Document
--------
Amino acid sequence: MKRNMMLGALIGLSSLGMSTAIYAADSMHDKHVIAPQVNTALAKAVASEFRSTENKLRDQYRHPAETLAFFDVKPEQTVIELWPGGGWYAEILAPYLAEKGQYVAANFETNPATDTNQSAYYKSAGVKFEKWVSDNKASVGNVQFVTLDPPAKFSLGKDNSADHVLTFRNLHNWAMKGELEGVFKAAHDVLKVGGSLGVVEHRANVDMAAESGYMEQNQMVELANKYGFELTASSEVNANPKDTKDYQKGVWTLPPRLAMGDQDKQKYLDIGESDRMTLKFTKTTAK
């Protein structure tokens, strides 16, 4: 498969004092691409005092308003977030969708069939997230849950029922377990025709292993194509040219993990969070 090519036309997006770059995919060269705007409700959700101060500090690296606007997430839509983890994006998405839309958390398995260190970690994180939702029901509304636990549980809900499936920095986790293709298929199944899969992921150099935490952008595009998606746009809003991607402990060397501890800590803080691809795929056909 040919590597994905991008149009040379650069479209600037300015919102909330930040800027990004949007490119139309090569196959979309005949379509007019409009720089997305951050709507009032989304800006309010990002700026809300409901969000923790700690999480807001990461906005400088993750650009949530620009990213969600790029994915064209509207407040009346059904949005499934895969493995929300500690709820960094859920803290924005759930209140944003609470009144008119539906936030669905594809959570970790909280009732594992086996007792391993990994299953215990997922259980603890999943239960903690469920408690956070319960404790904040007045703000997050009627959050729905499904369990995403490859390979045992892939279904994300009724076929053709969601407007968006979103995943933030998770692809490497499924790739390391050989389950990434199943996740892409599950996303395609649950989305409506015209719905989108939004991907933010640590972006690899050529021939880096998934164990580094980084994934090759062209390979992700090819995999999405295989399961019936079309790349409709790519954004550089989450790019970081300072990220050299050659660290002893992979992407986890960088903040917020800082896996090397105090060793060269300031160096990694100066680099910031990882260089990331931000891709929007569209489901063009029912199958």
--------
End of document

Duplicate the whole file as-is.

Amino acid sequence: MKRNMMLGALIGLSSLGMSTAIYAADSMHDKHVIAPQVNTALAKAVASEFRSTENKLRDQYRHPAETLAFFDVKPEQTVIELWPGGGWYAEILAPYLAEKGQYVAANFETNPATDTNQSAYYKSAGVKFEKWVSDNKASVGNVQFVTLDPPAKFSLGKDNSADHVLTFRNLHNWAMKGELEGVFKAAHDVLKVGGSLGVVEHRANVDMAAESGYMEQNQMVELANKYGFELTASSEVNANPKDTKDYQKGVWTLPPRLAMGDQDKQKYLDIGESDRMTLKFTKTTAK
């Protein structure tokens, strides 16, 4: 498969004092691409005092308003977030969708069939997230849950029922377990025709292993194509040219993990969070 090519036309997006770059995919060269705007409700959700101060500090690296606007997430839509983890994006998405839309958390398995260190970690994180939702029901509304636990549980809900499936920095986790293709298929199944899969992921150099935490952008595009998606746009809003991607402990060397501890800590803080691809795929056909 040919590597994905991008149009040379650069479209600037300015919102909330930040800027990004949007490119139309090569196959979309005949379509007019409009720089997305951050709507009032989304800006309010990002700026809300409901969000923790700690999480807001990461906005400088993750650009949530620009990213969600790029994915064209509207407040009346059904949005499934895969493995929300500690709820960094859920803290924005759930209140944003609470009144008119539906936030669905594809959570970790909280009732594992086996007792391993990994299953215990997922259980603890999943239960903690469920408690956070319960404790904040007045703000997050009627959050729905499904369990995403490859390979045992892939279904994300009724076929053709969601407007968006979103995943933030998770692809490497499924790739390391050989389950990434199943996740892409599950996303395609649950989305409506015209719905989108939004991907933010640590972006690899050529021939880096998934164990580094980084994934090759062209390979992700090819995999999405295989399961019936079309790349409709790519954004550089989450790019970081300072990220050299050659660290002893992979992407986890960088903040917020800082896996090397105090060793060269300031160096990694100066680099910031990882260089990331931000891709929007569209489901063009029912199958």